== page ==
Can Tech Ever be Good?

From Public Books:

Having thrown privacy and consumer protection overboard long ago, Google, in 2018, officially removed its best-loved maxim, “Don’t be evil,” from its code of conduct. Arguably, the company could no longer ignore the contradiction between self-declared ethics and the relentless pursuit of profit. (In only the final quarter of 2019, Google booked $46 billion in advertising dollars and third-party sales of user data.) And Google is not alone.

Recently, Slate published a list of the 30 most “evil” tech companies. Noting that these companies produced “ills that outweigh conveniences,” Slate’s list flayed the tech giants. This article—alongside recent books like Rana Foroohar’s Don’t Be Evil and Lucie Greene’s Silicon States—illustrates that the very existence of companies like Uber, 23andMe, and Airbnb relies on the exploitation of users and workers. And then there’s the rampant sexism and racism across what Emily Chang calls tech’s “brotopia.” Goodbye, tech exceptionalism; hello, “techlash.”

Skewering Google with its own maxim, Foroohar points out in Don’t Be Evil that Facebook, Amazon, Apple, Netflix, and Google (the FAANGs), as well as Baidu, Alibaba, and Tencent (the BATs), don’t even innovate anymore, nor do they generate new jobs. Such justifications might have lent their profit seeking and mistreatment some social value. Instead, the BATs and FAANGs of Big Tech mostly focus on keeping people online as much as possible and monetizing their attention.

Perhaps more importantly, as Lucie Greene shows in Silicon States, the amount of money funneling between San Francisco and Washington has correspondingly increased. The top three Big Tech companies each spent around $15 million on lobbying in 2019 (to compare: Boeing spent only $13 million). No wonder a countermovement—the tech backlash—seems to grow bigger and bigger.

Tech—even though its pace of innovation and job creation has rapidly slowed down, even as it exploits people and grabs attention—is very much in power. So, clearly, tech cannot purely be seen as a force for good. At least, not anymore. But could tech still be bent toward better purposes? And if so, how?

Tech’s profits are not purely based on selling its often world-changing products and services; they are also a result of the industry’s lax morality and its political might. Like Google’s abandoned motto, this, too, is a contradiction: Big Tech leans on libertarianism, even as it built monopolies and spends immense sums on lobbying politicians and administrators. Since the Obama administrations, Silicon Valley and Capitol Hill have spun the revolving door at a furious clip.

Critics like Foroohar and Greene, along with labor and social activists and academics, have disrupted tech’s status quo—the “don’t be evil” persona, the exchange between tech companies and lawmakers—by forcing tech abuses into the national conversation. This criticism has focused on Big Tech and its involvement in politics; what hasn’t yet been discussed in depth is the role of venture-capital investors.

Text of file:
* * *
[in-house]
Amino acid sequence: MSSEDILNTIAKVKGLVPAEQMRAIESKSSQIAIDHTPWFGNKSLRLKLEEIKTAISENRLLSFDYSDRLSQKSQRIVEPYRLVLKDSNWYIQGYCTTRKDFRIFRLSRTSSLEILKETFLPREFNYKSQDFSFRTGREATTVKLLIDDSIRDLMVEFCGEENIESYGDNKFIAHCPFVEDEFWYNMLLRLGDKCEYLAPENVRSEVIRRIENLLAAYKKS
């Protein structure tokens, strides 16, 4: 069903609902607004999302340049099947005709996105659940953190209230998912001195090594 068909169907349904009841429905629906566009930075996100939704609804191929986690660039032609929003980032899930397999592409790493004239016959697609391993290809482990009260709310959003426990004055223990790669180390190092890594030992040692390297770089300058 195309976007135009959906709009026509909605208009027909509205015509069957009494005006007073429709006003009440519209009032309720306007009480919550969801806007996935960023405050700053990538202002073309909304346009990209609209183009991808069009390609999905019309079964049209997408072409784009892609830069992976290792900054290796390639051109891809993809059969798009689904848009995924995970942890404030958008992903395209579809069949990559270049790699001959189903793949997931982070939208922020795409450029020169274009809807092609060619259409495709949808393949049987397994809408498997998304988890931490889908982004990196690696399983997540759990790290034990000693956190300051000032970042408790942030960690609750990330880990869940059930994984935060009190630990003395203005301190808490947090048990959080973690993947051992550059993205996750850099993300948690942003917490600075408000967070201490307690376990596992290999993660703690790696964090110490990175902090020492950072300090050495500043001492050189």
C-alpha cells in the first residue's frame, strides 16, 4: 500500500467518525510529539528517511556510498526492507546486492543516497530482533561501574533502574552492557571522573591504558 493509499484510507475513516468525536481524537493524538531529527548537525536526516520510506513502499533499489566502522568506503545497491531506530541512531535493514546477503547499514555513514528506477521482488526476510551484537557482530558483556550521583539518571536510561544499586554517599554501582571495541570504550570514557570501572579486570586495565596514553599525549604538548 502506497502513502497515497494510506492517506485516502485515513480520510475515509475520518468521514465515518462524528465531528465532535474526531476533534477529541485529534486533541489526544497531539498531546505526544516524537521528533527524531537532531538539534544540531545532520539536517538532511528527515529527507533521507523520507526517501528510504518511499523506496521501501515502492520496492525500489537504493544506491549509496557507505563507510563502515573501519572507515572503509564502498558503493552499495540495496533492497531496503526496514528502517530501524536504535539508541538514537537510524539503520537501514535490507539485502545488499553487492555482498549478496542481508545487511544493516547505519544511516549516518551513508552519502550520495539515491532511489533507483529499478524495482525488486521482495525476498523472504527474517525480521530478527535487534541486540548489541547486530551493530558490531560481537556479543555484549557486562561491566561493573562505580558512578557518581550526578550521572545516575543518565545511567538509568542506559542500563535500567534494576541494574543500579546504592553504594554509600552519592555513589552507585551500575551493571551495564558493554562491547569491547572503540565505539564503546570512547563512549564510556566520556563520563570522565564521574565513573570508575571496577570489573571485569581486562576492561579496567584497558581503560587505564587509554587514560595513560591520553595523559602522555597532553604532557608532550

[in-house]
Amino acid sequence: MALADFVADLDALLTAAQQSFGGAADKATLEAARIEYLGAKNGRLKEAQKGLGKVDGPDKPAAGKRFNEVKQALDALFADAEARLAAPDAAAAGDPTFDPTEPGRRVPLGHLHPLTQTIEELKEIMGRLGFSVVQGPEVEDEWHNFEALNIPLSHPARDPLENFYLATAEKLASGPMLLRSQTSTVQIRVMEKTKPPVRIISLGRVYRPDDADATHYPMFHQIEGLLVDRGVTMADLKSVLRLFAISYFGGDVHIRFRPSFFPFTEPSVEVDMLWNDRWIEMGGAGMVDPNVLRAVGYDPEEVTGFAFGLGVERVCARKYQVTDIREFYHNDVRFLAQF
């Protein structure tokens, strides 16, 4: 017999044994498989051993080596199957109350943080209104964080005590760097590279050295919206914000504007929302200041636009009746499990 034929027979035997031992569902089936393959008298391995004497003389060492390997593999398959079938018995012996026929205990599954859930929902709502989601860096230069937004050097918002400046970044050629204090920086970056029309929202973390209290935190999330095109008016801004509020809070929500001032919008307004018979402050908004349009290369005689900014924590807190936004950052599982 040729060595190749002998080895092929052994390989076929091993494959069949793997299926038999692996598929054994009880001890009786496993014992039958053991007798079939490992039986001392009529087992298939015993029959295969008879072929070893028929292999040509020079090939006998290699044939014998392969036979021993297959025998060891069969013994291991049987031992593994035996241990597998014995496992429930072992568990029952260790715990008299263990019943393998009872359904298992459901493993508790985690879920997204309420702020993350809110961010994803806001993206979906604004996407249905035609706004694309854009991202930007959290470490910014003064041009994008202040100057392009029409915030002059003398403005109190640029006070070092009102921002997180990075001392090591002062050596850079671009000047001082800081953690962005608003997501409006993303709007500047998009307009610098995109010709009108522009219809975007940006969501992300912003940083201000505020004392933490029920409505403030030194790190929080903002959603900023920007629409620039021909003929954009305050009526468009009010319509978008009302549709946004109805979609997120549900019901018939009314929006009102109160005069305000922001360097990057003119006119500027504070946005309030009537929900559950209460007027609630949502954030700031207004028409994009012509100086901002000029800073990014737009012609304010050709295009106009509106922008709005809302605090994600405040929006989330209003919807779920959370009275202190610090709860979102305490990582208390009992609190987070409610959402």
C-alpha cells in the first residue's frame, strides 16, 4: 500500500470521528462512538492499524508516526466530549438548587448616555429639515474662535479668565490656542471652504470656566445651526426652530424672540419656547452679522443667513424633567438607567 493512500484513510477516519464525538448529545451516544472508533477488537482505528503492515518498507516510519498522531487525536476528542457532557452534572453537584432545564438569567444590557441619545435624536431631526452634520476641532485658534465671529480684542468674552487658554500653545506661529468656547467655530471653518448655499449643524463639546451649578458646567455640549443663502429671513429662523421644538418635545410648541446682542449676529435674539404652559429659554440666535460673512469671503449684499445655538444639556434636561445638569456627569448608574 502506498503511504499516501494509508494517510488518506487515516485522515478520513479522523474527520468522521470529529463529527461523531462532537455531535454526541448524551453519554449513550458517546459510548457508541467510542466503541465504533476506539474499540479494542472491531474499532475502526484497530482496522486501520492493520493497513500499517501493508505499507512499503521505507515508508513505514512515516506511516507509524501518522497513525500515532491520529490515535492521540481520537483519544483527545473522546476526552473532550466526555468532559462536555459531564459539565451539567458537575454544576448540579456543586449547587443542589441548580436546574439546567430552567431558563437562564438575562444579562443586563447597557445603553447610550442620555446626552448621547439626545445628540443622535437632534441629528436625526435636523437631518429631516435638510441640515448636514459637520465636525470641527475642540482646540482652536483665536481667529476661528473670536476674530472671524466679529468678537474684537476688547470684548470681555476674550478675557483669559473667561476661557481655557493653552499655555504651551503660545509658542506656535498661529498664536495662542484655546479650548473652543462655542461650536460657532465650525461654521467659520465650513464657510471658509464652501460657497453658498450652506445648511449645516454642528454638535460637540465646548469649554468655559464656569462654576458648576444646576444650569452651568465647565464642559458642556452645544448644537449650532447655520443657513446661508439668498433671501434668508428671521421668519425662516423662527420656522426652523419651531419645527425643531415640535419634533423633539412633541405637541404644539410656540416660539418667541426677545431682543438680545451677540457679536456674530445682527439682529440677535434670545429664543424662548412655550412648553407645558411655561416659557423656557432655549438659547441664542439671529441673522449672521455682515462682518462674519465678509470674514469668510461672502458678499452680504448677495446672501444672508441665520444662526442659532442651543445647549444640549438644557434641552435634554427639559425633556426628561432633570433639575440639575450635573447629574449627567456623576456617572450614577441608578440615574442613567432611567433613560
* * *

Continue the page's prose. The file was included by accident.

Link to the rest at Public Books

PG was about to go on a rant, but, uncharacteristically, he is going to restrain himself.

Three comments:

  • Anything that “labor and social activists and academics” don’t like can’t be all bad.
  • Amazon just announced it would be hiring 100,000 new workers.
  • Unlike labor unions, together with local, state and federal governments, anyone can choose not to be involved with Facebook, Google or Amazon.

3 thoughts on “Can Tech Ever be Good?”

  1. Profit was invented by the first guy who squatted on the floor of his cave and spent the afternoon sharpening a stick. He valued the sharp stick more than he valued the time spent honing it on a rock.

    Then he traded it to a guy for three fish. He valued the fish more than he valued the sharp stick. And, even more amazing, the guy with the fish valued the sharp stick more than he valued the three fish. Each profited and improved his personal welfare.

    The guy in the next cave was woke. He spent his time moving a rock ten feet, then moving it back to the original position. Repeat. He did that all day so he could avoid any profit. He valued the moving rock less than he valued the time moving it. He died. Women thought he was stupid. His woke genes never made it down the timeline.

    When the output has a greater value than the input, that’s profit. It’s not that hard.

    And national conversations? A safe space for those who have nothing to say.

  2. The whole “tech is evil” handwringing is all just hot air. Political hot air.
    The companies being lambasted? They asked for it by getting into politics. By letting tbeir staff insert their biases into their products.
    Let them burn.
    25 years ago Microsoft got dragged into court for being apolitical. They took their lumps, learned to play the DC game, but stayed carefully out of partisan politics.
    Guess which company rolls merrily along without drawing mobs with pitchforks.

    Of course, it helps that MS products are actually useful and aren’t about gossip.
    (They lucked out losing on TikTok. As Gates said, that’s a disaster in the making. Let Oracle deal with it.)
    Ditto for 99.99% of the tech world.

    Tech isn’t evil. Or virtuous, for that matter.
    Tech is inherently neutral and the only thing that matters is what it’s used for.
    Google in particular deserves what they have coming.

  3. It used to be that a question mark in the headline was a sure indicator that the answer was “no”.

    It seems we can’t even rely on this any more (though the question mark was also a “don’t bother to read” marker, and still seems to work in this case).

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